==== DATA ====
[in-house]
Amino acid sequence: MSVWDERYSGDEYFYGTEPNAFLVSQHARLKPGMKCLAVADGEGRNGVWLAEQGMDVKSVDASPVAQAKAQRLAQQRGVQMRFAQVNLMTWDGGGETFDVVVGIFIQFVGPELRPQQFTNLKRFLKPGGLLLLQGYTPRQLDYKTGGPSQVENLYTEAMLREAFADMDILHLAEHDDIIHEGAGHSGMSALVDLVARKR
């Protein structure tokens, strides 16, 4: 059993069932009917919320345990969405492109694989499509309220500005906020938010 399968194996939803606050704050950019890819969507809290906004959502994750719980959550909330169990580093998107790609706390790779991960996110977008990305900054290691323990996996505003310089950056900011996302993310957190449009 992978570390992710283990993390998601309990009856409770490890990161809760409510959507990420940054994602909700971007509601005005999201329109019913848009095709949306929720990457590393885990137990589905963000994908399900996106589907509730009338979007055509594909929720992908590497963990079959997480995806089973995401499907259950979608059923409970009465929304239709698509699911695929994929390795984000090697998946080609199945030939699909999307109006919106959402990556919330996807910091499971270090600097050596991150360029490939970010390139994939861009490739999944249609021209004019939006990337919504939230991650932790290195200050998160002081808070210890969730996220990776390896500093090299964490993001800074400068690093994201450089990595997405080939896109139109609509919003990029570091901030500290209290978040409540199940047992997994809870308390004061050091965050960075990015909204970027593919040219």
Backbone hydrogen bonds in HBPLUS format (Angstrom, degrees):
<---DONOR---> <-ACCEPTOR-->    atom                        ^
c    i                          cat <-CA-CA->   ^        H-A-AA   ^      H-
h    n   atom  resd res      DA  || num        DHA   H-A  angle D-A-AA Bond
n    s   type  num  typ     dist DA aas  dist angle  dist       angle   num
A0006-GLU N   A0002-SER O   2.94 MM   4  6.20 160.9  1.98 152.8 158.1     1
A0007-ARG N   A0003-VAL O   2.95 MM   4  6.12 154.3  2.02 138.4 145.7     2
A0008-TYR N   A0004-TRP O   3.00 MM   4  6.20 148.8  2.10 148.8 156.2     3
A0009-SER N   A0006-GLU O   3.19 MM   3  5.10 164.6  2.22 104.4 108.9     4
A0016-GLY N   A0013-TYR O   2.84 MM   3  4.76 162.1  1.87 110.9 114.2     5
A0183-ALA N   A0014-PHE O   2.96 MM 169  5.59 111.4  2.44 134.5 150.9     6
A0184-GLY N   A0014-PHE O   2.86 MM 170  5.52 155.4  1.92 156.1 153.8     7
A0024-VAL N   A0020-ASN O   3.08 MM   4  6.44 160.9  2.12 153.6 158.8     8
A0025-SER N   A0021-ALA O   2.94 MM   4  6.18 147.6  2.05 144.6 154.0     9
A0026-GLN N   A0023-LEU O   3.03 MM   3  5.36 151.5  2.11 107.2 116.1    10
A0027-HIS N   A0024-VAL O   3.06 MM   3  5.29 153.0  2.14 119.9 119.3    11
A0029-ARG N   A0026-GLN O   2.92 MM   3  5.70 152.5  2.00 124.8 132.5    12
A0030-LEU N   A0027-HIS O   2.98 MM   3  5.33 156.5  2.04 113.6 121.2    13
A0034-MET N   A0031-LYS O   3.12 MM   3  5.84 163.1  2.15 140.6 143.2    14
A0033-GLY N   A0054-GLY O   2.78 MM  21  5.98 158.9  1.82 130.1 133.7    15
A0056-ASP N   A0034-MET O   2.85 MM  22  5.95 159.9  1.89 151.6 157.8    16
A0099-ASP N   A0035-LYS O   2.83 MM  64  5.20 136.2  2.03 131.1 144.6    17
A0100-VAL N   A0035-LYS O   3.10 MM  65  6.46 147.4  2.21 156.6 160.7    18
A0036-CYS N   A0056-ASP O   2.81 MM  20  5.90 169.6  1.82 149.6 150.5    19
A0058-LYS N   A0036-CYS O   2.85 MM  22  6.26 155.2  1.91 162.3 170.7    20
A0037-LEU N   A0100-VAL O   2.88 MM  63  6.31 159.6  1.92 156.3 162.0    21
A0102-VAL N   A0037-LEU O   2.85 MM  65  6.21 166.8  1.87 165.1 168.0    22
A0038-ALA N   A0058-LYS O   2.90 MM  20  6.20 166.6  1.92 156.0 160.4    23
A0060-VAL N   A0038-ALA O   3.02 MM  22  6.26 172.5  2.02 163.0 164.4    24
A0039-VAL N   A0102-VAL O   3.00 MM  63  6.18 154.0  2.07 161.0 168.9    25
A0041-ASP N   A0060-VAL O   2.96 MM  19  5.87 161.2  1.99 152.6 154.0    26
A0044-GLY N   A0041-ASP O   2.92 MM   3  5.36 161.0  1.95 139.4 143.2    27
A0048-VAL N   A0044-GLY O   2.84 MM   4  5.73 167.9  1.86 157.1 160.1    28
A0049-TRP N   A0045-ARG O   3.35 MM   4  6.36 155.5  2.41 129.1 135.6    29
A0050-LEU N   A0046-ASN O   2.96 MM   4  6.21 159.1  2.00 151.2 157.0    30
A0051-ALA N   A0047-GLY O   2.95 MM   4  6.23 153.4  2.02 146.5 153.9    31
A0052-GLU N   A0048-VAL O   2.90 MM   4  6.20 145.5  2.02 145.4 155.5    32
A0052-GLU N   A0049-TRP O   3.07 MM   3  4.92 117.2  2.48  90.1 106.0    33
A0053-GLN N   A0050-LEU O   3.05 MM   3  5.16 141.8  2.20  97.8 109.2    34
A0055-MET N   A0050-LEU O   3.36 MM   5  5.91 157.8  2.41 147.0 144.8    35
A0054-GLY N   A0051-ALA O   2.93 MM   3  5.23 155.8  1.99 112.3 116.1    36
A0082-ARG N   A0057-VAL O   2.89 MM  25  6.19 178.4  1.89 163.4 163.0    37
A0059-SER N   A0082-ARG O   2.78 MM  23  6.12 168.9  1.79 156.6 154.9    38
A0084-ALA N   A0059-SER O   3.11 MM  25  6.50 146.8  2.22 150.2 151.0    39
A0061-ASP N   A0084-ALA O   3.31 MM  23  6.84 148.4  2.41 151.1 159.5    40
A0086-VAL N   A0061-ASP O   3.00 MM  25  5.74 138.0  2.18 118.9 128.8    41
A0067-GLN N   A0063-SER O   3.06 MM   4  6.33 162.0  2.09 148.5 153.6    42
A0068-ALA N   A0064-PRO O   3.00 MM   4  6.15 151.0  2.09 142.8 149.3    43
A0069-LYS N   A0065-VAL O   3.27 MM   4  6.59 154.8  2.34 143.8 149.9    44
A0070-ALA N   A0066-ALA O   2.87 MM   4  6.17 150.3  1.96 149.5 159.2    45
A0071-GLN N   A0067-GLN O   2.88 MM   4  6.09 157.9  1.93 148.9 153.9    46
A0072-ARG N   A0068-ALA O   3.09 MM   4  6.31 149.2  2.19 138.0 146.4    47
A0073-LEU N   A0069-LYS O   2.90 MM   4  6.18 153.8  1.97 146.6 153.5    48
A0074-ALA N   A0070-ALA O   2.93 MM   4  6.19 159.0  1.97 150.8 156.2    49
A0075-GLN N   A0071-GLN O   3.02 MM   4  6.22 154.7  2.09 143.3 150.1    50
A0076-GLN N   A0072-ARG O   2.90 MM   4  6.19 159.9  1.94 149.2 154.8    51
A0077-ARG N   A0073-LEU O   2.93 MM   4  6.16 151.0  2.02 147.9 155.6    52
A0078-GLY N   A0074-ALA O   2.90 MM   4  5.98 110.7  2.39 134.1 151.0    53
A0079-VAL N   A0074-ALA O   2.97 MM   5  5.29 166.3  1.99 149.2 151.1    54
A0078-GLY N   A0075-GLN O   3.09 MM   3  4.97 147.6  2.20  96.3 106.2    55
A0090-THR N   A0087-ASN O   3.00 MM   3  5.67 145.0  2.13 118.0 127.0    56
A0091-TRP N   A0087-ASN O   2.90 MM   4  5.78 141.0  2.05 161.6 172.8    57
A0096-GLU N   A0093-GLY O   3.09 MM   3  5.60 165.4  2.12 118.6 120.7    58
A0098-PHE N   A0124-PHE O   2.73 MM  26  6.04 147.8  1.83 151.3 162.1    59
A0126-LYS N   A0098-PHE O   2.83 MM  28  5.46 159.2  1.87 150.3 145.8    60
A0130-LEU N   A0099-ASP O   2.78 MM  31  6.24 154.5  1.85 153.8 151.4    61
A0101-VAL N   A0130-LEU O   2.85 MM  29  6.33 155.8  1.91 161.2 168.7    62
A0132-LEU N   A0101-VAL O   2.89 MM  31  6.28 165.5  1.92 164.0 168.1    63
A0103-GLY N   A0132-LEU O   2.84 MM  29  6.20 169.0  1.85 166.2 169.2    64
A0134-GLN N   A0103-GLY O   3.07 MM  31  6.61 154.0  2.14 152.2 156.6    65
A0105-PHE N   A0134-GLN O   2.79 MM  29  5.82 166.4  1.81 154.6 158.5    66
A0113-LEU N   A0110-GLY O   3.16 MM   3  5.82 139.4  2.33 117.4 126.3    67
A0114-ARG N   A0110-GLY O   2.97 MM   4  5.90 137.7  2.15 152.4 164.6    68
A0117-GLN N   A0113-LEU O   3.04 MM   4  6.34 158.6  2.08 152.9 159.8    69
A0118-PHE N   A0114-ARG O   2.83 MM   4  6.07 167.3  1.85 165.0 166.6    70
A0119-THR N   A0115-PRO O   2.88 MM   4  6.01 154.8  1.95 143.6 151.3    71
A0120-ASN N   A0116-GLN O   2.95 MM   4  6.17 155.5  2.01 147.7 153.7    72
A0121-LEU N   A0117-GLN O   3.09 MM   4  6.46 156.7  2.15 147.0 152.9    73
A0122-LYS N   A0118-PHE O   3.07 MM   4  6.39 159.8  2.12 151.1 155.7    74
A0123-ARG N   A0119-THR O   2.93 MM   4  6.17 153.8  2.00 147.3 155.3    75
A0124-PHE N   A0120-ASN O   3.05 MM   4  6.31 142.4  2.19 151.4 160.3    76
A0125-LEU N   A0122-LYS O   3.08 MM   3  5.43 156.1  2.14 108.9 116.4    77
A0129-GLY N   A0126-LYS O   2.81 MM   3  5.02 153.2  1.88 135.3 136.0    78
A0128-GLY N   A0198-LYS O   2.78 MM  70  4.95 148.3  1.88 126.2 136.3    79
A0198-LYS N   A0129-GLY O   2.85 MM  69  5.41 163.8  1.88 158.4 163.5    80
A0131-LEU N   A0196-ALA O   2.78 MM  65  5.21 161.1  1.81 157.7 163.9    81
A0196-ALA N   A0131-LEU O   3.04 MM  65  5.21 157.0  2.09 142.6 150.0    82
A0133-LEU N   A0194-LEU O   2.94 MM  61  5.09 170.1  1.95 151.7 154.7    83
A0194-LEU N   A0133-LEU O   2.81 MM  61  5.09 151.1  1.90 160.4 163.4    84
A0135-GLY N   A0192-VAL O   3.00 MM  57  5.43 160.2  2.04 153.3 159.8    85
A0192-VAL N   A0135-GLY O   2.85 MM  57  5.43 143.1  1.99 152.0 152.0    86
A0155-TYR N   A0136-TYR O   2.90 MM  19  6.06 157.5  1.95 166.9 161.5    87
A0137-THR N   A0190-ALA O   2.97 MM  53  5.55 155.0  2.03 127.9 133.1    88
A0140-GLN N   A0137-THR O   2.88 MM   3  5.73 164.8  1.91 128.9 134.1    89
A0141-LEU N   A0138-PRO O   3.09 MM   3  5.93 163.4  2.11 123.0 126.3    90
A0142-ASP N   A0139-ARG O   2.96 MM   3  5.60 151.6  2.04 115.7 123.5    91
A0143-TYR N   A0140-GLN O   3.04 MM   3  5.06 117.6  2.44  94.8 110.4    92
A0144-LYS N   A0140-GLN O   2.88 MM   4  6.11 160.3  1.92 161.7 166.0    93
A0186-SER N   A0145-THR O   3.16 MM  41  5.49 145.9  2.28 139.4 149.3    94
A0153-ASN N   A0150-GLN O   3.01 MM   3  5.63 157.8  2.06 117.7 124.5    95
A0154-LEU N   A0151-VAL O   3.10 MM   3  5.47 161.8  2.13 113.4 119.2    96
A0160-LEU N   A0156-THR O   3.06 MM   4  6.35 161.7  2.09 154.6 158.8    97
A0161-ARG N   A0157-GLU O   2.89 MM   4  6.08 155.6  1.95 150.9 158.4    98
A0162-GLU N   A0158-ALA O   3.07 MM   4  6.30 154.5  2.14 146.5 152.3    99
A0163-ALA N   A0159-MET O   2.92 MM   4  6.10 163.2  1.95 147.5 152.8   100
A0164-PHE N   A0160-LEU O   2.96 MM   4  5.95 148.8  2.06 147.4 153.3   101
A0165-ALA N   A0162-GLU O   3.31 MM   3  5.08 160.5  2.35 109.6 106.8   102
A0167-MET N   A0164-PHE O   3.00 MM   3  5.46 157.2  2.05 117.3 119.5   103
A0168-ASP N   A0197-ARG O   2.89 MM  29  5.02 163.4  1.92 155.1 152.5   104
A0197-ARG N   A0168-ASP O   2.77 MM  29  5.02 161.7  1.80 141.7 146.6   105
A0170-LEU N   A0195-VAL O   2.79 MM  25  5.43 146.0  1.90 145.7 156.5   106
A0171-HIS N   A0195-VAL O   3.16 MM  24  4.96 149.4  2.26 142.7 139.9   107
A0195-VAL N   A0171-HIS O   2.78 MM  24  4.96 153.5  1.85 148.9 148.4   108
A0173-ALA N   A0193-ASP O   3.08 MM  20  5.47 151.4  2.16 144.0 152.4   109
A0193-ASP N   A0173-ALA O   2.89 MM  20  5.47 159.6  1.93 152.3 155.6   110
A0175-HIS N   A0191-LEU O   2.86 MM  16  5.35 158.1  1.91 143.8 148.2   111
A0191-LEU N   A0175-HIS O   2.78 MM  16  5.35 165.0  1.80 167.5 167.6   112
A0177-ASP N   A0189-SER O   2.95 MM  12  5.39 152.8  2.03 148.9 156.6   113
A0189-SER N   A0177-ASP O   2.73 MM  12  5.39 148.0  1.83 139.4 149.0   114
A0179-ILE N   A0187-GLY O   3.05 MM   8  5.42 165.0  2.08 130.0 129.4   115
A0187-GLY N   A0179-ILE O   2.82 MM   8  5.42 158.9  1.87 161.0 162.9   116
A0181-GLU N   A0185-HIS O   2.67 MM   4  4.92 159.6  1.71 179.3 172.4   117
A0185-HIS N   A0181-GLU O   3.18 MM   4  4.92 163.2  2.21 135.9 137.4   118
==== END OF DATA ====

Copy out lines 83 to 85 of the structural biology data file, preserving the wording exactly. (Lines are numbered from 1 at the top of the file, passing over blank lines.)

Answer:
A0123-ARG N   A0119-THR O   2.93 MM   4  6.17 153.8  2.00 147.3 155.3    75
A0124-PHE N   A0120-ASN O   3.05 MM   4  6.31 142.4  2.19 151.4 160.3    76
A0125-LEU N   A0122-LYS O   3.08 MM   3  5.43 156.1  2.14 108.9 116.4    77